In Pleasant Good Evening — A Memoir: My 30 Wild and Turbulent Years of Sportstalk, host Dan Russell recounts the highs and lows of hosting a call-in radio sports program in Vancouver for three decades. Here is an excerpt:
One show, one host, 30 years. Longevity made possible because of audience loyalty. At least one full generation of Vancouver sports fans grew up with our show.
It still surprises me how often my voice is recognized while shopping, at a bank or just out and about with my family. It’s happened enough to make me wonder how real celebrities cope with constantly being identified. By nature, I am often shy, more nervous speaking in front of a room of 50 than I was talking to 20,000 people on radio or on television with at least 10 times more. Most people who stop me are generally kind. If female, the listener invariably takes great delight to tell me, as if she was the only one who had thought of this, “I go to bed with you every night.”
Others will say: “I listen to your show every night, but have never called.”
Still others ask: “How do you put up with some of the callers?”
Like an orchestra conductor, I’d like to think that handling calls, dancing through our phone board, changing the pace, assessing how much time a caller should be afforded and how much rope others should get, offering point-counterpoint, sometimes debating, on occasion offering empathy, and sometimes laughing were Sportstalk strengths.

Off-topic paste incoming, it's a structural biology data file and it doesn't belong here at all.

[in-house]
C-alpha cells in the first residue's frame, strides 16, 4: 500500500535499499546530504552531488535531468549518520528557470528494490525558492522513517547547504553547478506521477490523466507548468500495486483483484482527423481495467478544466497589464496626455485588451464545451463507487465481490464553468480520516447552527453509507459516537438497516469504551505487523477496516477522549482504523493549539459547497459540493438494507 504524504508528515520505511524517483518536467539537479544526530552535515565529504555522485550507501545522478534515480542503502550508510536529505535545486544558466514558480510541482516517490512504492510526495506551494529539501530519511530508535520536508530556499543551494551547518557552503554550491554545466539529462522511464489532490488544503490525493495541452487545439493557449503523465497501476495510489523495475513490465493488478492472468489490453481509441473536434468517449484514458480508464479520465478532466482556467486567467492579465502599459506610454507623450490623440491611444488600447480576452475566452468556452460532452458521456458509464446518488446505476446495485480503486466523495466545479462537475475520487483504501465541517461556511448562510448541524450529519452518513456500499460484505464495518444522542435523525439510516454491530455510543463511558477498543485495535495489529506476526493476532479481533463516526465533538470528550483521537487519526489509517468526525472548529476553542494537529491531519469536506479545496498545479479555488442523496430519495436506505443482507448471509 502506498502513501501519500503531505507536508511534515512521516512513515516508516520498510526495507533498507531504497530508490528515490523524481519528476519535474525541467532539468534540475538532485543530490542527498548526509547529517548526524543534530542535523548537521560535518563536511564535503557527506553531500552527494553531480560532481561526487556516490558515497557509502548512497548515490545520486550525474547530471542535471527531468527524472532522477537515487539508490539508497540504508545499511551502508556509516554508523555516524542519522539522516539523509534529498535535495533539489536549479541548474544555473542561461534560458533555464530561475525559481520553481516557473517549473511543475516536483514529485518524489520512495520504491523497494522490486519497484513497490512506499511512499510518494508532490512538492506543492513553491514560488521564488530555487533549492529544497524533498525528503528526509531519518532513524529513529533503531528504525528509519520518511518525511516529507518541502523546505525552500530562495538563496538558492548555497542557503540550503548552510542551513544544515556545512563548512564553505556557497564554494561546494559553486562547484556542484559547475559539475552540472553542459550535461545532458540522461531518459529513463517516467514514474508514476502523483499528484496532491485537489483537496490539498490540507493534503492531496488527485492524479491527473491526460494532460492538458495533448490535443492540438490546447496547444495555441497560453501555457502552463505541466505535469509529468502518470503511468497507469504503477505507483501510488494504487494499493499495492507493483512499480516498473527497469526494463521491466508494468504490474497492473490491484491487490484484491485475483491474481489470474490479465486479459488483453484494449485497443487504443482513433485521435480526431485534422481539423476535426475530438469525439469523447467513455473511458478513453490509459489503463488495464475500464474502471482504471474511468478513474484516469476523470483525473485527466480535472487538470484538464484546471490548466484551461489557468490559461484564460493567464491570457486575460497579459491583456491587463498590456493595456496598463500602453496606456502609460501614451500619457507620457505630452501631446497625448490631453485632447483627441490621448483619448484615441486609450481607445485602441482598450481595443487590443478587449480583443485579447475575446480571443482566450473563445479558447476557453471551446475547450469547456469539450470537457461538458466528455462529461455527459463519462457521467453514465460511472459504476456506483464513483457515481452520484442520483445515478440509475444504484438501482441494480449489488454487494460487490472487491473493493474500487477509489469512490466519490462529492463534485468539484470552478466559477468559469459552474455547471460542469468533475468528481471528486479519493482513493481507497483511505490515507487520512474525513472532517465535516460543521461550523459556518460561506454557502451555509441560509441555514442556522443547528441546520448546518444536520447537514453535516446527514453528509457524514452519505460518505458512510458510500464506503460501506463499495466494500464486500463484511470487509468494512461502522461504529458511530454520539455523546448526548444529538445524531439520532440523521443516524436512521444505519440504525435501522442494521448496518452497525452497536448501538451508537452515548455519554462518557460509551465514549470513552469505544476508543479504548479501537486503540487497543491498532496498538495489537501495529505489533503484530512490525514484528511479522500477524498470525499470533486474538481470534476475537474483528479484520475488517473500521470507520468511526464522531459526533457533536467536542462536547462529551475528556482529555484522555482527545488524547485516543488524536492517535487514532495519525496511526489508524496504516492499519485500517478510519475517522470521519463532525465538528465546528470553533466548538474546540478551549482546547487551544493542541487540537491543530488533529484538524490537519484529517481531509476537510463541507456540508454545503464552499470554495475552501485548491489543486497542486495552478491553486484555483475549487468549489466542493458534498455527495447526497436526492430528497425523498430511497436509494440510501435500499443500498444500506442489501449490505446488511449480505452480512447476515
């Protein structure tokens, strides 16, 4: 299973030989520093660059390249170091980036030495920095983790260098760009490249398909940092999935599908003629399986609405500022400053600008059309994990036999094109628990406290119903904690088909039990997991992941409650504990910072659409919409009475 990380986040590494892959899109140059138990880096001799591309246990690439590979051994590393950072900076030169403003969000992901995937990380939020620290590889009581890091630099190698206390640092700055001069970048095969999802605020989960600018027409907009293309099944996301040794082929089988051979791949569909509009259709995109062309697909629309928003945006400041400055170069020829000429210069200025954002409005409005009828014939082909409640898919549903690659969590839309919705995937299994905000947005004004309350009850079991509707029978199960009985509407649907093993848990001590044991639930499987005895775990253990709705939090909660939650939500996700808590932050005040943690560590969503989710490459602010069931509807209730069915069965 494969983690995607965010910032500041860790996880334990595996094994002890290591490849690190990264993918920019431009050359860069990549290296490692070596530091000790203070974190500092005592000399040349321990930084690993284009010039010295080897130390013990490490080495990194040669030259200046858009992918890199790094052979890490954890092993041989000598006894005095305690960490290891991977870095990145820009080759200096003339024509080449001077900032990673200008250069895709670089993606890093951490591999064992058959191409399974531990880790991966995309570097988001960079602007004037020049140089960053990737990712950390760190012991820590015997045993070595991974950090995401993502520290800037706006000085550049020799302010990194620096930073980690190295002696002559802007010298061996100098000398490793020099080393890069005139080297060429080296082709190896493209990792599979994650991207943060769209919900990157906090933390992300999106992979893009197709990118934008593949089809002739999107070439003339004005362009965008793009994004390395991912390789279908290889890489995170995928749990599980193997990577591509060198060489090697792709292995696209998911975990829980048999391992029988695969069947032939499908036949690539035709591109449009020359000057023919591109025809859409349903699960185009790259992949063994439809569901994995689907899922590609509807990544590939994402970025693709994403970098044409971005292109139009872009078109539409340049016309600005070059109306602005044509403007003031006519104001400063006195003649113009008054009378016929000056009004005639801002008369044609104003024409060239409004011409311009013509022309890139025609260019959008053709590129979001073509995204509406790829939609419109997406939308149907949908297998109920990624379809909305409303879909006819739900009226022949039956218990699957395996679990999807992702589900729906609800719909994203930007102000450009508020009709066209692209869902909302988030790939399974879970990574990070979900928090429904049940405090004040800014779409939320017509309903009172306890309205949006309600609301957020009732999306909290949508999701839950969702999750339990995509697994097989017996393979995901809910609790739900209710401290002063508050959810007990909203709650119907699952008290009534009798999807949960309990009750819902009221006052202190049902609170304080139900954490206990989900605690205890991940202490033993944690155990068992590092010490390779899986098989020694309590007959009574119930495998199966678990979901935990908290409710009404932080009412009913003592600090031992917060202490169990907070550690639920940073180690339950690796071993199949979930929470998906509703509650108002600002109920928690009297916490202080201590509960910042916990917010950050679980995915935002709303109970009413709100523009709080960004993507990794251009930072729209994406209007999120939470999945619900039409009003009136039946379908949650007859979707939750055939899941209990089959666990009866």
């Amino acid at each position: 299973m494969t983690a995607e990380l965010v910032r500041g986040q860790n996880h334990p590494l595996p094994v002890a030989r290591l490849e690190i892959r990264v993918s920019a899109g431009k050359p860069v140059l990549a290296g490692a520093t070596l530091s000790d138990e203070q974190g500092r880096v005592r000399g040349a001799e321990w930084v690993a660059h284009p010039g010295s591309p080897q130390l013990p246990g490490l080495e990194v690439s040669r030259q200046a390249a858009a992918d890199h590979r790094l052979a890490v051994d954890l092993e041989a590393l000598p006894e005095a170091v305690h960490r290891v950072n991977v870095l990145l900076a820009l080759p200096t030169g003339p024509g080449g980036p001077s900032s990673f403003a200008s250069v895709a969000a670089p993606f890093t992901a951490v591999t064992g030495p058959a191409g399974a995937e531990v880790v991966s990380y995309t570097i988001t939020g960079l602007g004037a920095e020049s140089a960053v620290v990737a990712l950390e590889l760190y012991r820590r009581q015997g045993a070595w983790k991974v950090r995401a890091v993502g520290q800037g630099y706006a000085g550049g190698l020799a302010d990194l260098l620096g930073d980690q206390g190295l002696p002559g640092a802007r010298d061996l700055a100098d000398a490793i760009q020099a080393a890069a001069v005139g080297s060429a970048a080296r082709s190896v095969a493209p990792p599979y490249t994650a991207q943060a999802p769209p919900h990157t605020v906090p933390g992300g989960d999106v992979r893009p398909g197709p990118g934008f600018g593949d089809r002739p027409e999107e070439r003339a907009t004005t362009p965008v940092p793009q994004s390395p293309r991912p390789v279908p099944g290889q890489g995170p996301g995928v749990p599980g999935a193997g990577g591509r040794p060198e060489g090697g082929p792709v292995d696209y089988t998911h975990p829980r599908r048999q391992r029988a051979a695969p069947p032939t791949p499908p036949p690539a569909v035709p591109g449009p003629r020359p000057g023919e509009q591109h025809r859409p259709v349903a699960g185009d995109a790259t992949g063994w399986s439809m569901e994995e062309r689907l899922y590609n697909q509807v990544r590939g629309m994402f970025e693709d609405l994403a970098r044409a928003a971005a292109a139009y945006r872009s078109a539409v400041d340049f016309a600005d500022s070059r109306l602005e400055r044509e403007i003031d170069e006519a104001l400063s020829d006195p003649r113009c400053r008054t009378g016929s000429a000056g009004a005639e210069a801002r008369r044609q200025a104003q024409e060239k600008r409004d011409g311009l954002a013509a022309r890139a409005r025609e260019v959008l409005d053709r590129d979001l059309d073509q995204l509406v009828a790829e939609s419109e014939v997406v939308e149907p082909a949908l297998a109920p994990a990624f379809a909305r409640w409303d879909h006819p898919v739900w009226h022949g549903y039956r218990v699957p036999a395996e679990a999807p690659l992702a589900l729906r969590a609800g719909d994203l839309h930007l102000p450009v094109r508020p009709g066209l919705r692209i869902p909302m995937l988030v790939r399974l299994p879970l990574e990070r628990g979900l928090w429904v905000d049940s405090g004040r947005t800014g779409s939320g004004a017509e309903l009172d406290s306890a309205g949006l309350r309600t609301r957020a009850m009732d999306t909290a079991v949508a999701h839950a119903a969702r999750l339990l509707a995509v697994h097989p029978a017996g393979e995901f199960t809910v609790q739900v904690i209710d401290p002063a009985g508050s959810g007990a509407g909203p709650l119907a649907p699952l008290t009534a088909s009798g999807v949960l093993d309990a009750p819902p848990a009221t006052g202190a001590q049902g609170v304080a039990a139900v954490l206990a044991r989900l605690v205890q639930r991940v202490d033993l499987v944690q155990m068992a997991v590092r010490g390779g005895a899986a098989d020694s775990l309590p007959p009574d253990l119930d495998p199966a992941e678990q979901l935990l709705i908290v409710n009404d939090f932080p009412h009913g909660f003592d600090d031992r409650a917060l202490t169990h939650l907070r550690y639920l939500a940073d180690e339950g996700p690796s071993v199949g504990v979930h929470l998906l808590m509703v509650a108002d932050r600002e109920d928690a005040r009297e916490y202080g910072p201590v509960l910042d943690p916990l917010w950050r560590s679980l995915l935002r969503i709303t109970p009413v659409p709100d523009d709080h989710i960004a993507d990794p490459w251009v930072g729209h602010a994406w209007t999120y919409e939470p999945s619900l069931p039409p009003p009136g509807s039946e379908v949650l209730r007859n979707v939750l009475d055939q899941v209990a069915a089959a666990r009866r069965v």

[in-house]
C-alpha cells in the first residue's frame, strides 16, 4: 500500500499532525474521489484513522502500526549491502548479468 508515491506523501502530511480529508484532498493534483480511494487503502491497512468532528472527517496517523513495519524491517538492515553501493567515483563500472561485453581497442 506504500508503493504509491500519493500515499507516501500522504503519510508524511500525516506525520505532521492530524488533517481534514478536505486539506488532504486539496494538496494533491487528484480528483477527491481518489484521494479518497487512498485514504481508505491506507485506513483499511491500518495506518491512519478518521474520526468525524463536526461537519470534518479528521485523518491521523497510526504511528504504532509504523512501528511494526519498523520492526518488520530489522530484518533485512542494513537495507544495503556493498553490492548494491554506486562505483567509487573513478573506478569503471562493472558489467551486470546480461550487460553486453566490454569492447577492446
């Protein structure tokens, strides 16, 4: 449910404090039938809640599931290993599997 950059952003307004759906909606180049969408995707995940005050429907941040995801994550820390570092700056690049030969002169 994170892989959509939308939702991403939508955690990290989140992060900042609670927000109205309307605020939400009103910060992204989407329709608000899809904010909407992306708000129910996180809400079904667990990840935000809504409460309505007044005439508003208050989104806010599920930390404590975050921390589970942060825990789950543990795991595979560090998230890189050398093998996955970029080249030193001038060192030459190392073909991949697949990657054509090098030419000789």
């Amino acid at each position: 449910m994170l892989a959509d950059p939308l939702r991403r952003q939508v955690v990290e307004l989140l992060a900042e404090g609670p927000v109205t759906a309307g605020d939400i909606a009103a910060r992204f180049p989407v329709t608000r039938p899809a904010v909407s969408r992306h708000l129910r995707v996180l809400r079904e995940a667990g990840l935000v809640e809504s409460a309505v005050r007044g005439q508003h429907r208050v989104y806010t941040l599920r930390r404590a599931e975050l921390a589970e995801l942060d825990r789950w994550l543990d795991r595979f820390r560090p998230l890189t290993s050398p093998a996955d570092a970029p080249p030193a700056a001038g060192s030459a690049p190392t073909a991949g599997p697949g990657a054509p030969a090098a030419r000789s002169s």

This brings us to “The Pauser” (Paul Lafleur), a Sportstalk creation who, without debate, is the most popular caller in the history of Vancouver talk radio. He and I made great radio together, both instinctively knowing our roles. The Pauser was the shit disturber and I was the pawn master. He was so popular that even Don Taylor, who had briefly taken over my CKNW time slot, once invited The Pauser as a guest and asked him how he got his nickname.
“I used to call in when the show first started,” he answered. “When I first came on, Dan was totally back on his heels. My critique of the Canucks’ management was so stinging, so biting and so brilliant that Dan wasn’t sure if he should let me go on because he knew he’d have to answer to (Pat) Quinn and company. So he would rush me. And the more he rushed me, the more dead air I gave him.”
That was pretty much it, except for the Quinn part.
But his pacing was more brilliant than many seasoned broadcasters. He would speak rapidly, slow down, build up again, then suddenly jam on the brakes just as his sentence was about to end. I remember finally saying to him, “Quit pausing. You’re nothing but a pauser.”
And it stuck.
Most people think he drove me crazy. Sometimes he would, but I mostly used him to drive the ratings. I would even promo that The Pauser was on hold. Who else does that? Who promos an actual caller, then holds the audience for up to 20 minutes before putting him on? I used to hear from listeners who said they sat in their driveways waiting to hear him while wondering what their neighbours thought about a lone occupant sitting in the dark in their car.